Delivering Well Prepared Teachers Policy
The state should ensure that special education teachers know the subject matter they will be required to teach.
Regrettably, Tennessee offers a K-12 special education certification, in addition to grade-specific options.
Further, Tennessee does not ensure that its elementary special education teacher candidates are provided with a broad liberal arts program of study relevant to the elementary classroom. It also does not require that they pass the same subject-matter test as general education candidates.
Tennessee also fails to require that secondary special education teacher candidates are highly qualified in at least two subject areas, and it does not customize a HOUSSE route for new secondary special education teachers to help them achieve highly qualified status in all subjects they teach.
Tennessee Licensure Standards and Induction Guidelines (pages 26-1 and 27-1) Praxis Test Requirements www.ets.org
End licensure practices that fail to distinguish between the skills and knowledge needed to teach elementary grades and secondary grades.
It is virtually impossible and certainly impractical for Tennessee to ensure that a K-12 special education teacher knows all the subject matter he or she is expected to be able to teach, especially considering state and federal expectations that special education students should meet the same high standards as other students. While the broad K-12 umbrella may be appropriate for teachers of low-incidence special education students, such as those with severe cognitive disabilities, it is deeply problematic for the overwhelming majority of high-incidence special education students, who are expected to learn grade-level content.
Provide a broad liberal arts program of study to elementary special education candidates, and require that they pass the same content test as general education teachers.
Tennessee should ensure that special education teacher candidates who will teach elementary grades possess knowledge of the subject matter at hand. Not only should the state require core-subject coursework relevant to the elementary classroom, but it should also require that these candidates pass the same subject-matter test required of all elementary teachers. Failure to ensure that teachers possess requisite content knowledge deprives special education students of the opportunity to reach their academic potential.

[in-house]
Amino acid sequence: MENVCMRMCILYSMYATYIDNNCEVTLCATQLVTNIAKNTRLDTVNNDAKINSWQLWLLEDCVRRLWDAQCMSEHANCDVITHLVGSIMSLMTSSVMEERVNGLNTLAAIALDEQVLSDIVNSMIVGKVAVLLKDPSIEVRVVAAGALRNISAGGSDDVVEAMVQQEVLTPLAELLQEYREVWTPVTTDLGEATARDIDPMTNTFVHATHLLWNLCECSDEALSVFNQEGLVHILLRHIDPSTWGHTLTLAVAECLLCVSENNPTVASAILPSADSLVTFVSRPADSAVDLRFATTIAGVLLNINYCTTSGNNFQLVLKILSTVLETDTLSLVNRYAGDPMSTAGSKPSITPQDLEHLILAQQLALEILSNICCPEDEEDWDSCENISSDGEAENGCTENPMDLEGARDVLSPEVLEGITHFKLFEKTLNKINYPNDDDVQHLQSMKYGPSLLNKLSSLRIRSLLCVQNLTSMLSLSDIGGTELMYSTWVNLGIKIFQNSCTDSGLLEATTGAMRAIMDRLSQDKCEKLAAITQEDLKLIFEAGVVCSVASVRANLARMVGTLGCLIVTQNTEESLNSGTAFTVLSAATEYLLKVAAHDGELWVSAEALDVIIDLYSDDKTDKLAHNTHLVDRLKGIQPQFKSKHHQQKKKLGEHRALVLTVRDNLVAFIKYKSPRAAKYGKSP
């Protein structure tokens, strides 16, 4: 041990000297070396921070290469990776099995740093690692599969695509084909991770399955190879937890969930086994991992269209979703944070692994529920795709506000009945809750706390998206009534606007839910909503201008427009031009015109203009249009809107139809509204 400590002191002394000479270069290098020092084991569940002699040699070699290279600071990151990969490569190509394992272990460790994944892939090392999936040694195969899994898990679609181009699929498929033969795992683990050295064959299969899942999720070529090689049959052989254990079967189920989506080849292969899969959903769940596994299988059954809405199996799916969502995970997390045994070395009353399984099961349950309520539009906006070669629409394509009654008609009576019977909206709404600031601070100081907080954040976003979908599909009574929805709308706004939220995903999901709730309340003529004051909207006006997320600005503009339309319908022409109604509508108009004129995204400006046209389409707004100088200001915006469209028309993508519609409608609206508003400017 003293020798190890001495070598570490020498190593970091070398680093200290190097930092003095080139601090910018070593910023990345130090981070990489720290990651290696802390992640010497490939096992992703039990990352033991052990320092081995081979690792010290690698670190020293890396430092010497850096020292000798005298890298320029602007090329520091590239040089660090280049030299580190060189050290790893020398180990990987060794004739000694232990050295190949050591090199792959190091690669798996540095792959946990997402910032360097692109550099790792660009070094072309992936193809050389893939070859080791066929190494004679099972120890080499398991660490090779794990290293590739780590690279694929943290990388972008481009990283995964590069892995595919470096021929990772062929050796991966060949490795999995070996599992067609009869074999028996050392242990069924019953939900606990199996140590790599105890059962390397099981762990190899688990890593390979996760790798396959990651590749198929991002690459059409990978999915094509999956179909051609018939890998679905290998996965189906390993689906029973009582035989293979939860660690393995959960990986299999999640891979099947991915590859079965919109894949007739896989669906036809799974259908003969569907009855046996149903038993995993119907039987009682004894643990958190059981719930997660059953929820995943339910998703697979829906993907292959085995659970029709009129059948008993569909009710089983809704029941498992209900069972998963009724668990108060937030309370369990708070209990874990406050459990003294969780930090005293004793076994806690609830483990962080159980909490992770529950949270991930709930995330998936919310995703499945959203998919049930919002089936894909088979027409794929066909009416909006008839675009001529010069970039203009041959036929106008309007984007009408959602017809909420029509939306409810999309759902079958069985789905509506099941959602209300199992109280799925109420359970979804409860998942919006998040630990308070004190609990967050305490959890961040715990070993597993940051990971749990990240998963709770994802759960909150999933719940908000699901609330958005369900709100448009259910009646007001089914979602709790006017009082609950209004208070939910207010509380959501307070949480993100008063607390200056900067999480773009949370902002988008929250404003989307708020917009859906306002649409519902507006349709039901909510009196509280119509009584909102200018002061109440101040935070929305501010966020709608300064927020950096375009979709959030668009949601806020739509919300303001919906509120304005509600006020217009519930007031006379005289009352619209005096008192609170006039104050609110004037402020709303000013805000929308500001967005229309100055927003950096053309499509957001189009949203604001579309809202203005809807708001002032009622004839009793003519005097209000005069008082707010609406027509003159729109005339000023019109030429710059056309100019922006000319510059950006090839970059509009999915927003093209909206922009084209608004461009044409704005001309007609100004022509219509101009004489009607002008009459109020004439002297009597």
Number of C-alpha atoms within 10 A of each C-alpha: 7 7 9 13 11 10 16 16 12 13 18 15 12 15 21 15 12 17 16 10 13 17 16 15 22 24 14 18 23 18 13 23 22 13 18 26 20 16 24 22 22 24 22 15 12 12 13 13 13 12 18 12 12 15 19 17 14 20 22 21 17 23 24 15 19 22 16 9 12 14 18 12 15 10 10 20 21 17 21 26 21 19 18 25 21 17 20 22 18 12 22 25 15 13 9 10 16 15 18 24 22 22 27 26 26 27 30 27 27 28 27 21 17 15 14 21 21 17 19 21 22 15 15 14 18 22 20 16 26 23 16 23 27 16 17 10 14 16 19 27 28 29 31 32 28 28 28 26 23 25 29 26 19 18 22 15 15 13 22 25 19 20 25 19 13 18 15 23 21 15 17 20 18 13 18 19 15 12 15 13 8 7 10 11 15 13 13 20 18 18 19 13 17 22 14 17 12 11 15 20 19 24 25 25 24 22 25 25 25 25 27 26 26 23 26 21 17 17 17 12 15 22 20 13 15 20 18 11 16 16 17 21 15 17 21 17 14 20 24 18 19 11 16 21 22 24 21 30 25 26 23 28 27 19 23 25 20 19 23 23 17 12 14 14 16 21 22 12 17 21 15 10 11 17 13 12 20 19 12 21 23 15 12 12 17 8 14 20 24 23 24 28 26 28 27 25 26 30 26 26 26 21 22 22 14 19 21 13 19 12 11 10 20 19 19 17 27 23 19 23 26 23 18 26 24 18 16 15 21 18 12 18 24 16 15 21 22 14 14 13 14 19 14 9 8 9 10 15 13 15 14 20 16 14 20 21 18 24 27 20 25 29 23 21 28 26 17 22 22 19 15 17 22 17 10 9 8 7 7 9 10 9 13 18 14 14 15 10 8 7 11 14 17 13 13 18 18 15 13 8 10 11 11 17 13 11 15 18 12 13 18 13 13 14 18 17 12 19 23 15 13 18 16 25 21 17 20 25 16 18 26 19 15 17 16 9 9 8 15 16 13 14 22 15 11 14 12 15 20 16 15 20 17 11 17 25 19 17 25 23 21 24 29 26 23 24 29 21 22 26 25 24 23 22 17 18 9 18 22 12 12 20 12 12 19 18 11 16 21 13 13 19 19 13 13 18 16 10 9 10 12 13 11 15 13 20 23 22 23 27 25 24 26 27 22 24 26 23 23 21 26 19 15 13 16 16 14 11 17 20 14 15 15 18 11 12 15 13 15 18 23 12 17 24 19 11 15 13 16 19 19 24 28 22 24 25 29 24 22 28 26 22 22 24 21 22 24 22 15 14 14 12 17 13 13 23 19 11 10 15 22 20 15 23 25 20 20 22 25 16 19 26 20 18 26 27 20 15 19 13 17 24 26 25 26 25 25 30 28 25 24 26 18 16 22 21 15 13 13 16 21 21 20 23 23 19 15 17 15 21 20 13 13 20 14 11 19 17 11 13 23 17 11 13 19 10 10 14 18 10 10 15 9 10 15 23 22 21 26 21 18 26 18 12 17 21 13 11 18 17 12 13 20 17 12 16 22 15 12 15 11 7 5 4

Ensure that secondary special education teacher candidates graduate with highly qualified status in at least two subjects, and customize a HOUSSE route so that they can achieve highly qualified status in all subjects they plan to teach.
To make secondary special education teacher candidates more flexible and better able to serve schools and students, Tennessee should use a combination of coursework and testing to ensure that they graduate with highly qualified status in two core academic areas. A customized HOUSSE route can also help new secondary special education teacher candidates to become highly qualified in multiple subjects by offering efficient means by which they could gain broad overviews of specific areas of content knowledge, such as content-driven university courses. Such a route is specifically permitted in the 2004 reauthorization of the Individuals with Disabilities Education Act (IDEA).
Tennessee asserted that it does offer secondary special education teacher candidates the ability to become highly qualified via its HOUSSE route.
Although Tennessee provides a multi-subject HOUSSE for secondary special education teachers, it is not specifically geared to the needs of new special education teachers who face unique pressures, as they must be competent in both the subject areas they teach and in the strategies for teaching children with a variety of special needs. IDEA specifically permits the use of HOUSSE for new secondary special education teachers.